French workers have the “Right to Disconnect” from work, should we follow suit?

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(OPINION) On January 1, French companies with more than 50 people came under a new law that requires a Right To Disconnect negotiation with employees. Is this really what America needs?

An applauded law

On January 1, French companies with more than 50 people came under a new law that makes it obligatory for employers to negotiate with employees concerning their rights to switch off email and electronic communications after hours.

Employers must have a plan for technology use that gives workers the right to disconnect. Labor unions and experts applaud the law, which doesn’t seem to have any penalties for companies that don’t comply.

Overwhelming evidence

There are numerous studies on stress and the workplace. I don’t think we have to reiterate the fact that employees need to shut down.

There are at least two studies that support separating from work and technology. Here’s one great article from The Real Daily’s Marti Trewe that delves into email and productivity.

There’s no need to make a case for disconnection.  I do find it strange that the French lawmakers assumed that companies could not police themselves and find a solution.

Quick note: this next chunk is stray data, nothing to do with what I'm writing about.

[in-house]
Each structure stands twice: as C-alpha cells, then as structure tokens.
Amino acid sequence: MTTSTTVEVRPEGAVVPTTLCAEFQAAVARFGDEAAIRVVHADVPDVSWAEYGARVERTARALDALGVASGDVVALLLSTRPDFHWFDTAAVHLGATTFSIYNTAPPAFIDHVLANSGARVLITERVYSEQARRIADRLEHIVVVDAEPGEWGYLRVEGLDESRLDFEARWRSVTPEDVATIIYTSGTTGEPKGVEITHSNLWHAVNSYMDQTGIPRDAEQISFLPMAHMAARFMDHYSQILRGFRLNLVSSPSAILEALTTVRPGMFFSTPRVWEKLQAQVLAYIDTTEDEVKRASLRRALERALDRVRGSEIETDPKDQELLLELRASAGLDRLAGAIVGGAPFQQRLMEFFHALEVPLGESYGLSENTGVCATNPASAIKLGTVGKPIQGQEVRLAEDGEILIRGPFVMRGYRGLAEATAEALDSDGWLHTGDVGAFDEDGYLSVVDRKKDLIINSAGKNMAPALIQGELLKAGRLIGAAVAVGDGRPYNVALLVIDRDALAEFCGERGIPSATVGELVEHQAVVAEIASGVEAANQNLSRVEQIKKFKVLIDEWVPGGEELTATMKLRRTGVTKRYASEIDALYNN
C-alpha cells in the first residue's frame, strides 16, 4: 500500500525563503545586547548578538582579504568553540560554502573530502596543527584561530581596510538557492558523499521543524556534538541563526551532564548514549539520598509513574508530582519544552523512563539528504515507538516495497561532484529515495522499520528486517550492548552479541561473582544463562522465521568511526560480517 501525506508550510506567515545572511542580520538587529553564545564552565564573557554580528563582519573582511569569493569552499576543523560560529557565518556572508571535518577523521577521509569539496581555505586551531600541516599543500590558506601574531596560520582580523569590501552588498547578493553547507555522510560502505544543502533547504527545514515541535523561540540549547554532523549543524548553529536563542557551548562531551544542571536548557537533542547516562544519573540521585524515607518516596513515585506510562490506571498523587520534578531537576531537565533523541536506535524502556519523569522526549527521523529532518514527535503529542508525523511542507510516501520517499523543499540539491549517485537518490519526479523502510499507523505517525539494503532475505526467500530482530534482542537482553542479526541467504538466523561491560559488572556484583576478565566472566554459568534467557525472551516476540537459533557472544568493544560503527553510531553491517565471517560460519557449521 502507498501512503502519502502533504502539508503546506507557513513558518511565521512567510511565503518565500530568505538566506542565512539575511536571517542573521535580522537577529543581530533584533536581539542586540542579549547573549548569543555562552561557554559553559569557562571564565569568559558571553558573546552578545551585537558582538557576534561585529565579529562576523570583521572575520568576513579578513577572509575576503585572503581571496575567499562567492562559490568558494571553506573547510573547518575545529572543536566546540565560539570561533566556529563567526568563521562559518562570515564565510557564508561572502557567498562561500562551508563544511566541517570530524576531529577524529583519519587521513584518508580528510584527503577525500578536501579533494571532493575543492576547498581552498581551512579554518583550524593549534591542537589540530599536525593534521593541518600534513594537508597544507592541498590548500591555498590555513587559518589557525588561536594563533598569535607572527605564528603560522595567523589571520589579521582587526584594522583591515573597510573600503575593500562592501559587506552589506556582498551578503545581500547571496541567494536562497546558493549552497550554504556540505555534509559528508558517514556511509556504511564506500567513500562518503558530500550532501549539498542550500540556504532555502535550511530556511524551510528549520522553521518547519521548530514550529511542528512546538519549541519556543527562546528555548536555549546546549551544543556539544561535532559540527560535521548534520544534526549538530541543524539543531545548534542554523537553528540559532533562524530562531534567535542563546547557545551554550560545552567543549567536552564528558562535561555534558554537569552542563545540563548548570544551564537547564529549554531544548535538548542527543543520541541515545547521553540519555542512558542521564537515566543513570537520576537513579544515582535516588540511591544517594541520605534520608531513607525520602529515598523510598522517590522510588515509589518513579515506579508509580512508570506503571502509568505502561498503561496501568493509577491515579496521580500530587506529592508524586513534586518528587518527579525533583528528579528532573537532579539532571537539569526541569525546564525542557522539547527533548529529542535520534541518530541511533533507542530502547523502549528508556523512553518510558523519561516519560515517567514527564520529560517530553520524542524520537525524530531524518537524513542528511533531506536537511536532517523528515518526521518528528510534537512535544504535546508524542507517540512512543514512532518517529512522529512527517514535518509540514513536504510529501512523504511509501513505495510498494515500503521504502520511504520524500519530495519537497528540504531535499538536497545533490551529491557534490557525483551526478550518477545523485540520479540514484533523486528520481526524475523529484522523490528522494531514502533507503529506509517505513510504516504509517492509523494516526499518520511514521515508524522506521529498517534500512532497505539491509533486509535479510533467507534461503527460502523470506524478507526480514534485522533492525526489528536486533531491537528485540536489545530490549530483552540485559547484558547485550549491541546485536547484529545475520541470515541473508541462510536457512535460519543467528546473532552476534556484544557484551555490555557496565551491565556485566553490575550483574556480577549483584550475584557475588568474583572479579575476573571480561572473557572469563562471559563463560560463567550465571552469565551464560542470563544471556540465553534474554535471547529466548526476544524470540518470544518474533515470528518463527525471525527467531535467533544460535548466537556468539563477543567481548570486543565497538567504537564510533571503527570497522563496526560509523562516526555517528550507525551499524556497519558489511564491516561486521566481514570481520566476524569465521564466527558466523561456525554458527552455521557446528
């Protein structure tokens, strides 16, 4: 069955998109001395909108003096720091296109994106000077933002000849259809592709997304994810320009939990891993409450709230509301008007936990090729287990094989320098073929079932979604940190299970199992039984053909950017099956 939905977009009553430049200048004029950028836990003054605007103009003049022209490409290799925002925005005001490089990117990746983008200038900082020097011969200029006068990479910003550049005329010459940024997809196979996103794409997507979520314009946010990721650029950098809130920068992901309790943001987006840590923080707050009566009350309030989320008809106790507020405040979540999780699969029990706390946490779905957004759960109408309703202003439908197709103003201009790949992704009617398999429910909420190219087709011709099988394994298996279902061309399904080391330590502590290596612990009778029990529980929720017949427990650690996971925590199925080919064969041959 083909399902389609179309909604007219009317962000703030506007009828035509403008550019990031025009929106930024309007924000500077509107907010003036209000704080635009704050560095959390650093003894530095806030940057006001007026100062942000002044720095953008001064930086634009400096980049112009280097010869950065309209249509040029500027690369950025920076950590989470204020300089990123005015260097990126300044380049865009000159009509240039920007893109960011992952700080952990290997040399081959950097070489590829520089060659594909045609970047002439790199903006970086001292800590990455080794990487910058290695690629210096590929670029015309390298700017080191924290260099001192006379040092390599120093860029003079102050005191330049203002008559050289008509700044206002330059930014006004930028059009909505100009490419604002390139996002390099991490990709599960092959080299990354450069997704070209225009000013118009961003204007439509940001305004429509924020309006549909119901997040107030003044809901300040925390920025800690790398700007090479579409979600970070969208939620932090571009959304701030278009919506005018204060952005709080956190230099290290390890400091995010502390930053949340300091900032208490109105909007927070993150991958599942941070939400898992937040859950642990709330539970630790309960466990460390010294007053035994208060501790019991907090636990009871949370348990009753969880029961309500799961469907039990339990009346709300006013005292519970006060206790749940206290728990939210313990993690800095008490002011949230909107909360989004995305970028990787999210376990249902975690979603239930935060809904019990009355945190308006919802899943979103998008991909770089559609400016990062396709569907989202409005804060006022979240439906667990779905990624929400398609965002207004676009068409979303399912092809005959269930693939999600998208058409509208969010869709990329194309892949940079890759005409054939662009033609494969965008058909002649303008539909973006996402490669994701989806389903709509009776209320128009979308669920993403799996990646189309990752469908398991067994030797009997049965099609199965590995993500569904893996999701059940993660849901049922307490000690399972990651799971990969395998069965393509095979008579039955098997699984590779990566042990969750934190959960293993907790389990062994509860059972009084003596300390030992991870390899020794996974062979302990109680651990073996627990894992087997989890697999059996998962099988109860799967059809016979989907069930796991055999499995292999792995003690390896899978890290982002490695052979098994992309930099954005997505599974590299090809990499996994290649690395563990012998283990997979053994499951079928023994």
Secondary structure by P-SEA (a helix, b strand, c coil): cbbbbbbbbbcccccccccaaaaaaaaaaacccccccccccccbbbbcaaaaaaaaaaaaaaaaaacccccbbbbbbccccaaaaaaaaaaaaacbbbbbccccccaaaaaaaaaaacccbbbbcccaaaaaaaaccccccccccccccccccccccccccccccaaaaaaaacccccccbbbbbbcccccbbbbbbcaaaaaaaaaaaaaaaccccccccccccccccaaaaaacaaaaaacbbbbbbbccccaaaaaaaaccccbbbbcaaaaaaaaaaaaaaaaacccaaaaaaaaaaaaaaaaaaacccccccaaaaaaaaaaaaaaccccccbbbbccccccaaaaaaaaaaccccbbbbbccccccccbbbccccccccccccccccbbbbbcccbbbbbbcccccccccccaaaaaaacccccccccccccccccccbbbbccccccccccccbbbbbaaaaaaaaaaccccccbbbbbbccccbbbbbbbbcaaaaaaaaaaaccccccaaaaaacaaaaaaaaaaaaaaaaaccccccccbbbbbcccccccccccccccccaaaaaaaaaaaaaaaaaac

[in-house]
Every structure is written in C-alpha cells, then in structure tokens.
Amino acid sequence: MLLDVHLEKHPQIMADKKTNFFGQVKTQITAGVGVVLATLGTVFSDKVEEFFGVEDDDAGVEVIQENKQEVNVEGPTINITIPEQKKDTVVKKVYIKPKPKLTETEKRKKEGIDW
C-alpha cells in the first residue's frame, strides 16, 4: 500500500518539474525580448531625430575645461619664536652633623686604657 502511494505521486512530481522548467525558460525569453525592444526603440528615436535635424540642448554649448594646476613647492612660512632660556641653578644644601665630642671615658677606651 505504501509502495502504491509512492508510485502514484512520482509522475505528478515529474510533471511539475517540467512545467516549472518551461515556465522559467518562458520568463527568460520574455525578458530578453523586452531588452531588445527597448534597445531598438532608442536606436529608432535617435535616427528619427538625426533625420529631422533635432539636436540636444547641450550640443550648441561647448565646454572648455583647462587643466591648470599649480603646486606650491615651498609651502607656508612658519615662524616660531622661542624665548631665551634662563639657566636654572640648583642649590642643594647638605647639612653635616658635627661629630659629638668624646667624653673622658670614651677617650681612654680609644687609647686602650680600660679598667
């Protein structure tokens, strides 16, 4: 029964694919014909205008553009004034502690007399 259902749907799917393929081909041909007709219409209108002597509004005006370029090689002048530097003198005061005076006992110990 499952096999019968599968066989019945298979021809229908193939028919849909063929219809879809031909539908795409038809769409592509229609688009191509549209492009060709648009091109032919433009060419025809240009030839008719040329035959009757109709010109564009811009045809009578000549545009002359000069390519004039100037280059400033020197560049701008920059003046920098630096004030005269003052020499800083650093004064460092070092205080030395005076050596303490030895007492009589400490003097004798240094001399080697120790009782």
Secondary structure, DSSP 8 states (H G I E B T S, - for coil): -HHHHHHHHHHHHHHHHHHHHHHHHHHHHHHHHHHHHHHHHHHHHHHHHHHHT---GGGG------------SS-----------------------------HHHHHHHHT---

Could this work in America?

I shudder to think how this would work here in the United States. I find that as a whole, most businesses are so regulated already, why would we want to create another law?

Can’t employers and employees act like adults and discuss their accessibility?

If I was expected to be on call 24/7, 365 days a year, that company better be paying me big bucks.

Why is it so hard for people to set boundaries?Click To Tweet

Don’t get me wrong, I’m not perfect about setting boundaries, but I have managed to learn to disconnect from my work. When you work for yourself, it’s even harder to separate your business from your home life, but I do. I’ve also let my clients know that I’m not available 24/7.

Personally, I believe a lot of employees enjoy saying that they have to check in with work. It makes you feel important and connected. It’s also a way to avoid dealing with other problems.

I think Americans have a complicated relationship with technology. But it’s up to each of us to set limits for ourselves.


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